There are several great dietary sources for calcium, including milk, curd, whole pulses, whole grains (like red rice), millets (like ragi, jowar and bajra), almonds, green leafy vegetables, black sesame seeds, black eyed beans and dry fruits (like figs and raisins). All spices contain trace amounts of calcium. So, a traditional diet provides many useful sources of calcium. Ajwain, in particular, is a good source when cooked with citran leaves. Curry leaves are another excellent source, and one should make it a point to consume the curry leaves used in sambhar, rasam, and so on. Sweets and traditional milagai podi (chilli powder made for dosa/idli) that use sesame seeds are another great source of calcium.

Pay attention to calcium

To avoid a future with joint pains and other orthopaedic problems, take care of your calcium consumption now. Sure, there are calcium supplements to make up for severe deficiencies. But a balanced, traditional diet with a variety of calcium rich foods can do a much better job of taking care of our bone health.

Make sure that your diet is chockfull of all the vital nutrients that help you lead a healthy lifestyle.



DISCLAIMER

The views and opinions expressed, and assumptions & analysis presented in this content piece are those of the author(s) and do not necessarily reflect the official policy or position of any other agency, organization, employer or company. The information, including but not limited to, text, graphics, images and other material contained on this website are for informational purposes only. The purpose of this website is to promote broad consumer understanding and knowledge of various health topics. It is not intended to be a substitute for professional medical advice, diagnosis or treatment. Always seek the advice of your physician or other qualified health care provider with any questions you may have regarding a medical condition or treatment and before undertaking a new health care regimen, and never disregard professional medical advice or delay in seeking it because of something you have read on this website.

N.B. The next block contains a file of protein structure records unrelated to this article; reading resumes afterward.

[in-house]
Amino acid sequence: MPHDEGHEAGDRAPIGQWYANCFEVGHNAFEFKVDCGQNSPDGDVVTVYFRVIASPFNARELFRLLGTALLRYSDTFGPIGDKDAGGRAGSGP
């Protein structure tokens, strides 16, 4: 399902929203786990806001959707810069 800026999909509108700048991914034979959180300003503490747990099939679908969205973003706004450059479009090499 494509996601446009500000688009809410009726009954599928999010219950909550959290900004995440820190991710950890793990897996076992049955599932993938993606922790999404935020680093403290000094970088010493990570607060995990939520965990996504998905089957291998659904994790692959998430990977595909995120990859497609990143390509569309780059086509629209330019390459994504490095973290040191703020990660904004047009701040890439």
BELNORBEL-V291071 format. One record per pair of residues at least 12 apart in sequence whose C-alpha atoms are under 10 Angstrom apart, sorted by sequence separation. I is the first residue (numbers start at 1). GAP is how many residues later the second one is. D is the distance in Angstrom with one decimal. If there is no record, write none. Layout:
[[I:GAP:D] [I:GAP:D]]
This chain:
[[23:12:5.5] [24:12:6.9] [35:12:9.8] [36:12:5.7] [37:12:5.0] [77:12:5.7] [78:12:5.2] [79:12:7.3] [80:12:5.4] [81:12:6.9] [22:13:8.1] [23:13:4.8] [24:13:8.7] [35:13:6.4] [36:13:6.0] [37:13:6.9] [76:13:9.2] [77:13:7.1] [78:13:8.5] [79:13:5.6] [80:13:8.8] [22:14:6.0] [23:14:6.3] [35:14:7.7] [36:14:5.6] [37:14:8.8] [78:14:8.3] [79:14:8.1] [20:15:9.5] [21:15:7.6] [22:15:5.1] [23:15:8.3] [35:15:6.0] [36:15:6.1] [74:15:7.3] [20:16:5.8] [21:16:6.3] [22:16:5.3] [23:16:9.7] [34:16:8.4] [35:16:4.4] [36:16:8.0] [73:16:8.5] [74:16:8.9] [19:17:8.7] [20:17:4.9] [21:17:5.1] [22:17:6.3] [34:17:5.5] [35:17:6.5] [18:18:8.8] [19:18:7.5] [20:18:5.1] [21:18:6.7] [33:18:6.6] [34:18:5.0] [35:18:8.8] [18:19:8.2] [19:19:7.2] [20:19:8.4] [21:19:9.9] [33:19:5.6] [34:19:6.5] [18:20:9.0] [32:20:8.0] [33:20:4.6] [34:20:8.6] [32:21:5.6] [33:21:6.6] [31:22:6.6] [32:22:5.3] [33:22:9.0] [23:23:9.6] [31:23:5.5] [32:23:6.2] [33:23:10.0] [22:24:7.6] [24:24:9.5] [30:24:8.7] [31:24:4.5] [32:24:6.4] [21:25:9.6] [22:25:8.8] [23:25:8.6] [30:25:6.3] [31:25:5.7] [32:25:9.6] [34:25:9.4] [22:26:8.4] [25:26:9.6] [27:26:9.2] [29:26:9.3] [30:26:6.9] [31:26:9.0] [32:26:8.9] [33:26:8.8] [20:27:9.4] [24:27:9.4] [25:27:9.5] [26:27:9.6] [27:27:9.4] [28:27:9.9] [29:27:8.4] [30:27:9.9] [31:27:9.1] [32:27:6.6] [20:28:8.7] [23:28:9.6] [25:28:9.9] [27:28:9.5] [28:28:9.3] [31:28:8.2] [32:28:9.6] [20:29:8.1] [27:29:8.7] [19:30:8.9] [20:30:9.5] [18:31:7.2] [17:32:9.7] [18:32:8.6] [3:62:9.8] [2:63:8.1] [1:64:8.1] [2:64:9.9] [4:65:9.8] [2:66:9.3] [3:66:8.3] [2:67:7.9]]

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Pregnancy’s effect on blood pressure and how a healthy diet helps

This article is authored by Dr. Dharini Krishnan, an award-winning Consultant Dietitian, she believes that for a healthy body and mind, we must combine modern medicine with native Indian practices which are proven to benefit us.

It is no mean feat to grow another human being inside oneself. So, it comes as no surprise that pregnancy has several profound impacts on the body.

Plasma volume increases progressively through pregnancy. Cardiac output increases by 20%. The mother’s body requires more iron to produce foetal haemoglobin and certain other enzymes, as well as folate and B12. Her glucose metabolism undergoes changes to provide the foetus with sufficient glucose and energy and fuel its development. And the growing uterus causes mechanical changes to the digestive tract, pushing the stomach upwards and increasing gastric pressure.

Pregnancy and blood pressure

Eat Breakfast

Among these many changes, one significant shift that women should watch out for is a change in blood pressure. The pregnancy causes blood pressure to decrease in the first and second trimester but increase in the third. This increase in blood pressure can have a significant effect on the foetus if care is not taken.